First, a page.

This blog is about gender, language and power in professional life. It accompanies the English and Power programme which, thanks to the remarkable women of PWN Global and the generous support of Lancaster University, has run in Madrid, Lisbon, Amsterdam, Vienna and Barcelona with over 60 leaders and managers from many different countries, sectors and corporate backgrounds. The reflections, recordings and many conversations are part of my doctoral research into patterns of interaction for more effective and inclusive leadership. The purpose of the blog is to summarise some of these findings, to offer insights from the discipline of linguistics and to share stories, tips and techniques from the field.

  • Do women really speak differently than men?
  • What is the relationship between power and politeness?
  • How can we interact powerfully in corporate meetings in ways we feel comfortable?
  • What are the challenges of taking leadership in a language which is not your own?
  • Which conversations present the biggest barriers, and how can they be overcome?

Sharing these, and other common themes and concerns from stories of experience, I will be identifying some of the sites where critical language awareness can bring about a shift in the patterns of workplace talk.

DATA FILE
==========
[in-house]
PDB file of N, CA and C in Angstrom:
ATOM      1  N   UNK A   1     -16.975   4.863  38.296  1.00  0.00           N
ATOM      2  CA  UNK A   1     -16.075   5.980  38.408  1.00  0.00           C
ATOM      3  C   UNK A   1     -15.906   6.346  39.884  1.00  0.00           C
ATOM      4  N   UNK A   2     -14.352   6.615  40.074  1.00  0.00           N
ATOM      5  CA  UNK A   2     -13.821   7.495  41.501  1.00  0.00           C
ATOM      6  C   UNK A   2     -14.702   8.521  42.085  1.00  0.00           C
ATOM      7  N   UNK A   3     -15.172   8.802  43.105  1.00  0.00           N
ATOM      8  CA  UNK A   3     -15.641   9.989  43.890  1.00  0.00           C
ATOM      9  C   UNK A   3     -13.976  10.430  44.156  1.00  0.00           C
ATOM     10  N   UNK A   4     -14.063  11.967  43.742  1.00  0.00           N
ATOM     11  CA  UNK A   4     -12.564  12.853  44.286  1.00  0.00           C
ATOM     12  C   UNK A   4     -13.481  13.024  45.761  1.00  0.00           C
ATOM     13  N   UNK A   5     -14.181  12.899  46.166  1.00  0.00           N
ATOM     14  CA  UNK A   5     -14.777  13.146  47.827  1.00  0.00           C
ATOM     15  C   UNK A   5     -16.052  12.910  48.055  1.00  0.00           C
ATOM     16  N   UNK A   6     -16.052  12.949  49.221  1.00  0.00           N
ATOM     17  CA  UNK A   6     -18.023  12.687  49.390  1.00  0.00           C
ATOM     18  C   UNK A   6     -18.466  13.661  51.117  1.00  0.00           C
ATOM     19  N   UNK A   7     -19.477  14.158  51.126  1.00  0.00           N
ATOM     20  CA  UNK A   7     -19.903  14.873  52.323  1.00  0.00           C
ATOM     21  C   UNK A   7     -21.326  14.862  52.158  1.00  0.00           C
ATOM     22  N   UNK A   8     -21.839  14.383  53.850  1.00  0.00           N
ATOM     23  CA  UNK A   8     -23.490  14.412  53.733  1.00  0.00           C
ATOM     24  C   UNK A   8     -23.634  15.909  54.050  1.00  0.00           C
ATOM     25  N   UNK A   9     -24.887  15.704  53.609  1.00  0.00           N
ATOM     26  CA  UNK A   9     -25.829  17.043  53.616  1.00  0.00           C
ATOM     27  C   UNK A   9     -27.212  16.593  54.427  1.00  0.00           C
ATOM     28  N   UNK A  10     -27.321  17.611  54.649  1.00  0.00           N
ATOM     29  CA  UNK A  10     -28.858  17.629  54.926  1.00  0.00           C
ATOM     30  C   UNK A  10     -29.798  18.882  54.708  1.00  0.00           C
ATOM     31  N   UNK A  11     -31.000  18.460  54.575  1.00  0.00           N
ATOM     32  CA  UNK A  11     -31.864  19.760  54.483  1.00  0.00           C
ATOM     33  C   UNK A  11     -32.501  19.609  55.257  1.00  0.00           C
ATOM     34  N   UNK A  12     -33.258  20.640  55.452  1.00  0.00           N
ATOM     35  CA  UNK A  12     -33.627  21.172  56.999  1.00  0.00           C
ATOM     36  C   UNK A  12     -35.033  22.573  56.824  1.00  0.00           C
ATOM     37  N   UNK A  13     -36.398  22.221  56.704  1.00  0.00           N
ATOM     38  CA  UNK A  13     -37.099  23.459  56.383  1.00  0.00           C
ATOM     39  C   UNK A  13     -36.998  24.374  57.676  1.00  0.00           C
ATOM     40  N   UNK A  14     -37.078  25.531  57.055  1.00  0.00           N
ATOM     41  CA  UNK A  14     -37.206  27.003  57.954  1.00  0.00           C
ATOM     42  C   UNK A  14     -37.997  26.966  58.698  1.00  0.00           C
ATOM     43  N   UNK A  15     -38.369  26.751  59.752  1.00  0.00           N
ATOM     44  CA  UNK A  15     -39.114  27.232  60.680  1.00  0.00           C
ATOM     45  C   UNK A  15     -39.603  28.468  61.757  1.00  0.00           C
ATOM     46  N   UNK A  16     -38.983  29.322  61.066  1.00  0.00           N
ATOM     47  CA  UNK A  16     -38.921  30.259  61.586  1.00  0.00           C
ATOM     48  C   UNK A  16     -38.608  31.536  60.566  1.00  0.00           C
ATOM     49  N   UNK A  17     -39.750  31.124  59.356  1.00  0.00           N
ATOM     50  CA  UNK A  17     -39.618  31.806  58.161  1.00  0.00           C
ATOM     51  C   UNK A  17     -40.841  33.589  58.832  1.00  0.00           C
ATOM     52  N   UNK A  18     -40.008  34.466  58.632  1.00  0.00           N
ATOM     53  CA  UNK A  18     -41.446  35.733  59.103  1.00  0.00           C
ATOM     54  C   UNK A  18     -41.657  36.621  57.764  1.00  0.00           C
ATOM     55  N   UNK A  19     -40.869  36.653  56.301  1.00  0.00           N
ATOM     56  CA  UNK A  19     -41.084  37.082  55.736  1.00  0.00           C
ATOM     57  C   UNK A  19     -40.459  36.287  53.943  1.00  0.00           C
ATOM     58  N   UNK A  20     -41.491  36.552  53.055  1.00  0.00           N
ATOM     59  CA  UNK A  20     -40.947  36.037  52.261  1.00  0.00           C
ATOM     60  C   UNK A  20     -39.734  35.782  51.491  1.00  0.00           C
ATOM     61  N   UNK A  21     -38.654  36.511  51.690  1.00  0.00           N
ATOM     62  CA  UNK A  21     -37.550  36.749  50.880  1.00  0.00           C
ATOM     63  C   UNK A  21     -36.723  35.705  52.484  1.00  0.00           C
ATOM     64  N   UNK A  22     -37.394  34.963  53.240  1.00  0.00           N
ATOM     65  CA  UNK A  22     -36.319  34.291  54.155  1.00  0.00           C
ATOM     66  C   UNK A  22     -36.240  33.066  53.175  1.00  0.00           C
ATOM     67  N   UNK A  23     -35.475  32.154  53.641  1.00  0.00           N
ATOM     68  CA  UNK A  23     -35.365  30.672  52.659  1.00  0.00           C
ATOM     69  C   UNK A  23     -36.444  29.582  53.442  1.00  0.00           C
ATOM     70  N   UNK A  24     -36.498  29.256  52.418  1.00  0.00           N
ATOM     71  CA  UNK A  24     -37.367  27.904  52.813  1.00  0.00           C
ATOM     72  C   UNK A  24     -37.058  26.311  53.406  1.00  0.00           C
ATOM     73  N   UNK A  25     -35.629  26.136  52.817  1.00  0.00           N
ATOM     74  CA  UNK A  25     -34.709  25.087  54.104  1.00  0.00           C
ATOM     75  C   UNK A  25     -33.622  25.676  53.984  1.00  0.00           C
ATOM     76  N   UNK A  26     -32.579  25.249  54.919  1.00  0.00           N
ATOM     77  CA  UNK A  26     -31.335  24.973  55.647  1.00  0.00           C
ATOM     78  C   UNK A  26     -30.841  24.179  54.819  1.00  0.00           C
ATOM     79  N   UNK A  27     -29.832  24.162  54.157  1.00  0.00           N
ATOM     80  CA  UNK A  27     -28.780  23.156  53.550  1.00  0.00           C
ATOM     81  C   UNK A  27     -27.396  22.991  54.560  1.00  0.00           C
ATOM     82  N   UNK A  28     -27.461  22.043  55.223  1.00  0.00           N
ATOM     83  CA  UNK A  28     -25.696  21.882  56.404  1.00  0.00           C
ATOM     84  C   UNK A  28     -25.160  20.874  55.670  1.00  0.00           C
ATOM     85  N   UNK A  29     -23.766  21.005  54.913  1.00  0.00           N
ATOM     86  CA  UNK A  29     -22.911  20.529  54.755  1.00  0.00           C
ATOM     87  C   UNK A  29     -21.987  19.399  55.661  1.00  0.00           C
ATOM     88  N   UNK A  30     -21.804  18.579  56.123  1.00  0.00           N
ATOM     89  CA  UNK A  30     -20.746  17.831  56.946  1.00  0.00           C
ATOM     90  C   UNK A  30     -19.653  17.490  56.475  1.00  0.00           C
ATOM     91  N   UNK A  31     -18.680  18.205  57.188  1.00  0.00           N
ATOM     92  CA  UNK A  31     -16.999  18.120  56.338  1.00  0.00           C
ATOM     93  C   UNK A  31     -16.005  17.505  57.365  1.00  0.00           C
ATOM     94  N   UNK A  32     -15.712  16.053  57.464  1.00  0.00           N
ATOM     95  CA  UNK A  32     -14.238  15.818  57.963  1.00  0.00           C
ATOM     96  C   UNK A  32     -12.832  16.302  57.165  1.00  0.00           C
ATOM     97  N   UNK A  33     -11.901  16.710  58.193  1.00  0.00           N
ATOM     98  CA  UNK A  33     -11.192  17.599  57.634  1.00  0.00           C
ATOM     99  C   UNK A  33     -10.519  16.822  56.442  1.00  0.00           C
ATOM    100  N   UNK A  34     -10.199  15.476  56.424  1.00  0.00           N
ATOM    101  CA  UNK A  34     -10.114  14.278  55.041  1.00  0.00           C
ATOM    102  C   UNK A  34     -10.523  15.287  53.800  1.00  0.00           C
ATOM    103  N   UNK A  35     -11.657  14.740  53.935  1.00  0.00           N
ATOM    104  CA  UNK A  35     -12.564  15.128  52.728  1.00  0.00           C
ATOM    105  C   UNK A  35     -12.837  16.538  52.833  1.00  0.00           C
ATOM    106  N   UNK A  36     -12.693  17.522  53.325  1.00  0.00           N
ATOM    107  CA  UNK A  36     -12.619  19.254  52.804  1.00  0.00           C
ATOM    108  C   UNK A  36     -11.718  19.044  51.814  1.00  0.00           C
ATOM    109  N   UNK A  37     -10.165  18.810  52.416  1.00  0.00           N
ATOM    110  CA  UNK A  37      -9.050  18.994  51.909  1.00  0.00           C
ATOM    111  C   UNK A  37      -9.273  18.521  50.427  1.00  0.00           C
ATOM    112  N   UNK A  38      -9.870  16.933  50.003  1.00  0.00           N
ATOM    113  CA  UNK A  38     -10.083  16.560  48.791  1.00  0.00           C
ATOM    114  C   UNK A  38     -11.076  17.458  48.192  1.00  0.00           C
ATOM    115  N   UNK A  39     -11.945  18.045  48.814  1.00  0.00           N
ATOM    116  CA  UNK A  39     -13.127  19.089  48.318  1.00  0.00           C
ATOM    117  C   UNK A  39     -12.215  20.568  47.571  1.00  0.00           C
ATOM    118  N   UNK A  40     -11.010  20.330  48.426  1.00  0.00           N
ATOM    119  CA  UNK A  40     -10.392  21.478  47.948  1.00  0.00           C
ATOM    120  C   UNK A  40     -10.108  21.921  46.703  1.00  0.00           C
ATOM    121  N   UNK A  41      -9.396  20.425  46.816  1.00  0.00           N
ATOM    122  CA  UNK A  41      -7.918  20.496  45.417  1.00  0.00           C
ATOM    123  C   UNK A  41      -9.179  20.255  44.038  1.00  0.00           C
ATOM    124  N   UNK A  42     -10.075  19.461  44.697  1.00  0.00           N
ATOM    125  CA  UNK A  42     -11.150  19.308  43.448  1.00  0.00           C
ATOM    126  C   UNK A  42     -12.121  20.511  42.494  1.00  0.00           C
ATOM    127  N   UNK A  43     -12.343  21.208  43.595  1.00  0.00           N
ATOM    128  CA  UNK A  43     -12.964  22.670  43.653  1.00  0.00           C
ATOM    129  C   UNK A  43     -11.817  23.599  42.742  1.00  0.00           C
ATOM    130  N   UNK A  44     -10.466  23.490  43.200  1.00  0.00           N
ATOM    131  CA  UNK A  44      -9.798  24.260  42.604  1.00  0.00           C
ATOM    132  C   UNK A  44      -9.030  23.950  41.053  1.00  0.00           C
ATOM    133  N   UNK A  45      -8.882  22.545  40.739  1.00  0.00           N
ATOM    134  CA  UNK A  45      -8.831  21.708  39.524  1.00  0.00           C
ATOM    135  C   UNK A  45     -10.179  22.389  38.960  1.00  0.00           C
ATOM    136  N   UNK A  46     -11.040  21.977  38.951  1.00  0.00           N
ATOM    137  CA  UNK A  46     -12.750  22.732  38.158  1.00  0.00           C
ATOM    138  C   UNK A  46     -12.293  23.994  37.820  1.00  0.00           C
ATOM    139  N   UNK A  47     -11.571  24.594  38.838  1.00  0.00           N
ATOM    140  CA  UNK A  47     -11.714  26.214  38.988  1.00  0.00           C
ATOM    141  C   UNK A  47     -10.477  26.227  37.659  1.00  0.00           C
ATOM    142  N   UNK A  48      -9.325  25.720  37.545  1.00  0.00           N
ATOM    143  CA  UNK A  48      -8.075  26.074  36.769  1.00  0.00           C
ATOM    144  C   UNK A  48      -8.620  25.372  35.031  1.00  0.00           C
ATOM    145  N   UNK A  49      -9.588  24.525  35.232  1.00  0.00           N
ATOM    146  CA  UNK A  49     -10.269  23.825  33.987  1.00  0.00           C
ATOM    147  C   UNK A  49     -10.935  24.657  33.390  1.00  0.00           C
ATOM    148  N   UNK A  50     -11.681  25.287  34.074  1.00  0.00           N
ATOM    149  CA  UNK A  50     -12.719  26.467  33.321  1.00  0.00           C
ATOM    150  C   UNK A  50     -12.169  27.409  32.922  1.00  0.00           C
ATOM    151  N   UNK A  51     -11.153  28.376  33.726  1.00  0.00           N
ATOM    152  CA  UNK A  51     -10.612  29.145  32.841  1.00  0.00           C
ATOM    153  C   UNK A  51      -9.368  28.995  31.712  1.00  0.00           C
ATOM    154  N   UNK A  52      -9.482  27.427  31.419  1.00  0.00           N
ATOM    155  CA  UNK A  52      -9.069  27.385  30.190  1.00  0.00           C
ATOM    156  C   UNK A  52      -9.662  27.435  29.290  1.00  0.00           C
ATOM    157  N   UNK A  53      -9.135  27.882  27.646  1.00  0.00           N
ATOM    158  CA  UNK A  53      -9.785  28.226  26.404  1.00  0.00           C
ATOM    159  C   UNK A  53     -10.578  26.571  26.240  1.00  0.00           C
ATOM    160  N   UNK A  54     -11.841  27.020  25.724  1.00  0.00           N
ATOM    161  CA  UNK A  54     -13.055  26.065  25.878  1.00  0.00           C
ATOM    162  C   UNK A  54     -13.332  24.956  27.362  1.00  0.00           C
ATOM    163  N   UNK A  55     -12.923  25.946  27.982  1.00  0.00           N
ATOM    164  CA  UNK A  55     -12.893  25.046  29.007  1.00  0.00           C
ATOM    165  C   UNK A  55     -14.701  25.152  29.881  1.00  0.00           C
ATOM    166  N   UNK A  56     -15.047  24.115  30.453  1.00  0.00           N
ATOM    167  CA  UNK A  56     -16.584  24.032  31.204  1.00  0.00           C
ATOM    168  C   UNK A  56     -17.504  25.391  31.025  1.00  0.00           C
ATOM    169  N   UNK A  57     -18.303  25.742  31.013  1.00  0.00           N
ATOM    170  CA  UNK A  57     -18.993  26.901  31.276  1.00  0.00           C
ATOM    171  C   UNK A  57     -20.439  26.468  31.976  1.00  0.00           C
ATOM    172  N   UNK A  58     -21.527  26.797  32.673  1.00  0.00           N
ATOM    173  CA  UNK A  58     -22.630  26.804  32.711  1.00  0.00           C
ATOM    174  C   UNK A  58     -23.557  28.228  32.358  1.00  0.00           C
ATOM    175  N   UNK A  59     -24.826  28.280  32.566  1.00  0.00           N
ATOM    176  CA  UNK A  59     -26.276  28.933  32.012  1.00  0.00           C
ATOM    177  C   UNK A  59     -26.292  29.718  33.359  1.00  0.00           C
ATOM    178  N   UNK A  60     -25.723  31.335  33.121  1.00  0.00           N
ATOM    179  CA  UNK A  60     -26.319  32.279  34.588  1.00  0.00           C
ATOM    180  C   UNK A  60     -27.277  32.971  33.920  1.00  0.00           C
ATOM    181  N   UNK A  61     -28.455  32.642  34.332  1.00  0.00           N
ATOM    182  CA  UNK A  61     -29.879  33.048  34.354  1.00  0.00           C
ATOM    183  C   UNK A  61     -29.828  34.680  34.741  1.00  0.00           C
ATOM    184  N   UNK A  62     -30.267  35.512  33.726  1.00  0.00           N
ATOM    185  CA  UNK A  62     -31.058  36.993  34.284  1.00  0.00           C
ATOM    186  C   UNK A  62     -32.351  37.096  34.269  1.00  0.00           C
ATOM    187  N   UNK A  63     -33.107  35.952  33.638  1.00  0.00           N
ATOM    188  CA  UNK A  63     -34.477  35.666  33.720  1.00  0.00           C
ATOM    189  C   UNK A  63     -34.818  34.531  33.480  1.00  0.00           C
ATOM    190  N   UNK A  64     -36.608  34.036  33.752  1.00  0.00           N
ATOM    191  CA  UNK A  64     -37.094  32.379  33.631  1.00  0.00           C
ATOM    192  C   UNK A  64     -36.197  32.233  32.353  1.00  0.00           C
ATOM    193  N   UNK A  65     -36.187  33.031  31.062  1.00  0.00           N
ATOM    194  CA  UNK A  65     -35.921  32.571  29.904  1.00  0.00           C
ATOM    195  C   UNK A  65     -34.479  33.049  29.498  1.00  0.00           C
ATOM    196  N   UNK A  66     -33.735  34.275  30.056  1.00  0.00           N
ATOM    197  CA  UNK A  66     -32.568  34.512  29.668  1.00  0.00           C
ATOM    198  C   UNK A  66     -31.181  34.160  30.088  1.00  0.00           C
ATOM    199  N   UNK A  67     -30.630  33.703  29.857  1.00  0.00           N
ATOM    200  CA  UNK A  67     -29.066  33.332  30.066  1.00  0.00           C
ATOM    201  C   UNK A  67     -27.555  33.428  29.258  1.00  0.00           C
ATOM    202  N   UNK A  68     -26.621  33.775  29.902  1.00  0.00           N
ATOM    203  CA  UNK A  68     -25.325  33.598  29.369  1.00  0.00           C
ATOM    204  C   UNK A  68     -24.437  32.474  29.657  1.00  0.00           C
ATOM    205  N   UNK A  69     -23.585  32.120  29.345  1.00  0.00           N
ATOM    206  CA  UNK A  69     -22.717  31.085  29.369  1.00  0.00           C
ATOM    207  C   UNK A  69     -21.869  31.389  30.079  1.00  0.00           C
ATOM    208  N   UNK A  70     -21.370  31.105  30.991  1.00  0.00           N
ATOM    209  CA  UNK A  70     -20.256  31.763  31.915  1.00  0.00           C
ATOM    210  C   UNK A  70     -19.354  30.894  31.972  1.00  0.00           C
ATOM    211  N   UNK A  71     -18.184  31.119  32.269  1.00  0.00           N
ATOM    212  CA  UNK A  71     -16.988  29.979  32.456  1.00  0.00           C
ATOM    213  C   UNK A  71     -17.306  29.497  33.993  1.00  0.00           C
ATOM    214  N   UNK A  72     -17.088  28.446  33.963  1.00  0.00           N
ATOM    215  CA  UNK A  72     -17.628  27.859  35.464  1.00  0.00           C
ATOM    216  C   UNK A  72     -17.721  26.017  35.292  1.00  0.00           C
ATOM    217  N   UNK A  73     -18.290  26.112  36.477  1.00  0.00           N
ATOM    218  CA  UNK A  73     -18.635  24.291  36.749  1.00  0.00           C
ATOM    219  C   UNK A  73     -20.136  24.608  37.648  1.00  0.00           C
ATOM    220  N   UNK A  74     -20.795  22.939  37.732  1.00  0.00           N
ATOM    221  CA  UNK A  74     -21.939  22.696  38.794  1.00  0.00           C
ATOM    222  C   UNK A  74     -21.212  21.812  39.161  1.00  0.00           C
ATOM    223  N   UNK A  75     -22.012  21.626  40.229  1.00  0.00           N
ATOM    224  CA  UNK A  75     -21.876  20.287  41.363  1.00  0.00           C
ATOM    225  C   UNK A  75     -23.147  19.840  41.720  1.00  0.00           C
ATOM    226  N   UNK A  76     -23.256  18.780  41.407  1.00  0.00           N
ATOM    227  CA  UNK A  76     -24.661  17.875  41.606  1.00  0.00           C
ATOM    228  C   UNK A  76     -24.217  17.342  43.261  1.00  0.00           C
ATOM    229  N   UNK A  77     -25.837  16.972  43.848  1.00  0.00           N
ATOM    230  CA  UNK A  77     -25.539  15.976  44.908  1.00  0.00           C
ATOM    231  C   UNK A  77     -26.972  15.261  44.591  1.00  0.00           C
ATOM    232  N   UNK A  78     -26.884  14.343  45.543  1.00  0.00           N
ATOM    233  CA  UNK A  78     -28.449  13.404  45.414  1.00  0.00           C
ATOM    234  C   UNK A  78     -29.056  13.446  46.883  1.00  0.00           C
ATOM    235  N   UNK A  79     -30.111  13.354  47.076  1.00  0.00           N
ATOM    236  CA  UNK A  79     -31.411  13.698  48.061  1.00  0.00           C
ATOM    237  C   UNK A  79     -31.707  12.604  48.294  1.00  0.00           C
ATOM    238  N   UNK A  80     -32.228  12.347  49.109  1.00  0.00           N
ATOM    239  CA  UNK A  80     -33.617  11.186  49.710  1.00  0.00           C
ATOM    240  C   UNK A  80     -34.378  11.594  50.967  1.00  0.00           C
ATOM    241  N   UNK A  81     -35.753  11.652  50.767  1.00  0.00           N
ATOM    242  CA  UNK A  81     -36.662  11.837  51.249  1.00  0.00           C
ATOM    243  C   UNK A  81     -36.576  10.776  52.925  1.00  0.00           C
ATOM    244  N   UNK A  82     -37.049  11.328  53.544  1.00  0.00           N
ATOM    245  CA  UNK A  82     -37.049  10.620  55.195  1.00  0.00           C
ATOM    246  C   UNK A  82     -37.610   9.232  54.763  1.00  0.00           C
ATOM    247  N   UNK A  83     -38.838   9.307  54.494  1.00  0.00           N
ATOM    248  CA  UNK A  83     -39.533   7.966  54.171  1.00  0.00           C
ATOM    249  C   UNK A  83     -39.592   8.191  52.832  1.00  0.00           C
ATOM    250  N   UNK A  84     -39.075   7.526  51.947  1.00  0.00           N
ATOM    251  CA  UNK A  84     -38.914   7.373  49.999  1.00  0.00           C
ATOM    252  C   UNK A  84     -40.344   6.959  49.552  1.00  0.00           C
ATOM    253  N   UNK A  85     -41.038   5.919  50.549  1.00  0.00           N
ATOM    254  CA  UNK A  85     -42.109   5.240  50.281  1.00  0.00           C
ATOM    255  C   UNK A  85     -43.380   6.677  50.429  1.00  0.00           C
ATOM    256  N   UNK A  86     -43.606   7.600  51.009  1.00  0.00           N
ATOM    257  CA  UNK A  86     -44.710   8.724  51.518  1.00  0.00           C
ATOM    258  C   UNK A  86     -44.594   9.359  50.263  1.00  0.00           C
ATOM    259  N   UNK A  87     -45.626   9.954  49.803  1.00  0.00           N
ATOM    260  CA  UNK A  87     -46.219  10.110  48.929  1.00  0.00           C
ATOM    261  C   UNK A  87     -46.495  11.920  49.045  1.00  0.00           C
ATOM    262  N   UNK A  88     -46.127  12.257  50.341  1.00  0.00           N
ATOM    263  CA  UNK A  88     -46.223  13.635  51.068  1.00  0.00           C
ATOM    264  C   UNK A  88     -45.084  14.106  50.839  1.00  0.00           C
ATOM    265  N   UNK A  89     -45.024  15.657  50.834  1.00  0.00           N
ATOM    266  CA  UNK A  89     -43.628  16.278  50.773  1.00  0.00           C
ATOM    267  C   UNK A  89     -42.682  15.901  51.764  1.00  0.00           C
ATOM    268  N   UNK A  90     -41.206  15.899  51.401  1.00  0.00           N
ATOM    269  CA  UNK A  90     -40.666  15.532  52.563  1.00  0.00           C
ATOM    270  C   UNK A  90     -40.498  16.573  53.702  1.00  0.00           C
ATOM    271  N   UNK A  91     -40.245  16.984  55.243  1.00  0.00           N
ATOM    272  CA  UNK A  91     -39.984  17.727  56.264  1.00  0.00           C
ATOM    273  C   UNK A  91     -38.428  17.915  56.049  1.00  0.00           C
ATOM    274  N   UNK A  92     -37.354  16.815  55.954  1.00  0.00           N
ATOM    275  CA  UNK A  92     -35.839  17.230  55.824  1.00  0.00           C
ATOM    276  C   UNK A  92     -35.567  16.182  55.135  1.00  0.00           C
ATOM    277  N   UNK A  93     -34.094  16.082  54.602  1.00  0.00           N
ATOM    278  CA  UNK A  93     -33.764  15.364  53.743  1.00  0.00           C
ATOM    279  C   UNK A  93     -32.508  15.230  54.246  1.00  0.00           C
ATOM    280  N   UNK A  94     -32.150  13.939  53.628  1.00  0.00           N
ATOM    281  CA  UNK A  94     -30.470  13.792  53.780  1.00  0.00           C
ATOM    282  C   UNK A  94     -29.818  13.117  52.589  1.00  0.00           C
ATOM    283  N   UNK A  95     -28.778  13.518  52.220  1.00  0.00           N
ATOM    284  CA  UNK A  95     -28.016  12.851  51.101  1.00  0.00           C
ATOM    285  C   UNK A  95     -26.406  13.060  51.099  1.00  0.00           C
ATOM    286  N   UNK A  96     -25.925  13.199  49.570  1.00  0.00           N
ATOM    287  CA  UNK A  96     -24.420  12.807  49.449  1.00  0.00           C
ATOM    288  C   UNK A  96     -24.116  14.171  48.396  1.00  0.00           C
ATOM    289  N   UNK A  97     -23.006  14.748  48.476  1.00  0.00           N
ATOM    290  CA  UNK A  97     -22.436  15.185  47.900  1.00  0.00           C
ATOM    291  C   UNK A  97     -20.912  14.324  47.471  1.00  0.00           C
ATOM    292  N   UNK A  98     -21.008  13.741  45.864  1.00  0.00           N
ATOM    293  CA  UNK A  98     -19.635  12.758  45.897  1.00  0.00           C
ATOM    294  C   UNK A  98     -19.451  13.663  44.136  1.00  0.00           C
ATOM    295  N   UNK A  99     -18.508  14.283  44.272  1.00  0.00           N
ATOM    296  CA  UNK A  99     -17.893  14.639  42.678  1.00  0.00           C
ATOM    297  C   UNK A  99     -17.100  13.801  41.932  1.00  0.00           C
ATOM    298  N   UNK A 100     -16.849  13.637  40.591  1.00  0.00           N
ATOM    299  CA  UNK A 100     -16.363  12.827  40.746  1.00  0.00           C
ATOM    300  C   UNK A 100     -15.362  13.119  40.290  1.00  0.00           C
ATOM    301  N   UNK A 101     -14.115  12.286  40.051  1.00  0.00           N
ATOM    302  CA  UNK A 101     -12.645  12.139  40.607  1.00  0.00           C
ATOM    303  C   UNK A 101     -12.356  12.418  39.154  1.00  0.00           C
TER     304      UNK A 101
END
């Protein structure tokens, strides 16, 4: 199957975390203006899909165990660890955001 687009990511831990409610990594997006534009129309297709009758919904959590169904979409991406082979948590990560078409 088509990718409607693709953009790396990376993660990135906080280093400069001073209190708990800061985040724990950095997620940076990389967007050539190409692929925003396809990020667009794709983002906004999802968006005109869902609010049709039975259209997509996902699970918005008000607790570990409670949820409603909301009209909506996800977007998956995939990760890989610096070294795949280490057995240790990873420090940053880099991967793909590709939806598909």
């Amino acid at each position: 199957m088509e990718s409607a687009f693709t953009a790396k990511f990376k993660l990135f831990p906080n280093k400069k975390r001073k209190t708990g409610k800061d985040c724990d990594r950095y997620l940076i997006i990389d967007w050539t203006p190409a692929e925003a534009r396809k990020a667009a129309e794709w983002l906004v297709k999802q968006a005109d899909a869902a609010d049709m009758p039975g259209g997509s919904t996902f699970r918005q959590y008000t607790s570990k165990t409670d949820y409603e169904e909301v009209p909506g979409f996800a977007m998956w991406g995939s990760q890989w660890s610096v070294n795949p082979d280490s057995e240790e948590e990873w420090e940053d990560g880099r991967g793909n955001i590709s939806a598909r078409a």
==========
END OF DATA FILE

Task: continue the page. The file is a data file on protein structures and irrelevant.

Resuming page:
While the examples and illustrations are inspired by the participants of the programme, none of them is real. They are fictional snippets and cameos made from the amalgamation of different people and settings.

About me – I am a researcher and consultant in leadership and organisation development. My research programme, The Dynamics of Difference, looks at how collective aspects of leadership work are achieved in talk. I hold a research studentship from Lancaster University and am working towards my doctorate with the Departments of Linguistics and English Language, and Leadership and Management. I co-authored Managing International Partnerships and Alliances, [European Foundation for Quality Management 2001] and The Partnering Imperative: Making Business Partnerships Work, [Wiley 2003].


Photos by: Rubianca Photography (www.rubianca.com)

Images:  www.freeimages.co.uk


4 thoughts on “About”

  1. What an interesting and important subject! I have now shared the blog with colleagues. I look forward to interesting views and reflections. I hope, the fact that the blog is in English, will not prevent my Swedish or Spanish colleagues to write. This gives us immediately an example of how the ownership of a language can give you power.


    1. Thank you for your comment, Anette. Let us not hold back from speaking or writing because we worry about whether we are saying exactly the right thing, in exactly the right way. Many non-native speakers hold themselves in check and miss opportunities to influence and to lead. Someone else comes in, and they let it slide. Speaking (and not speaking) is one of the main themes coming through from the research and a topic I will address next.


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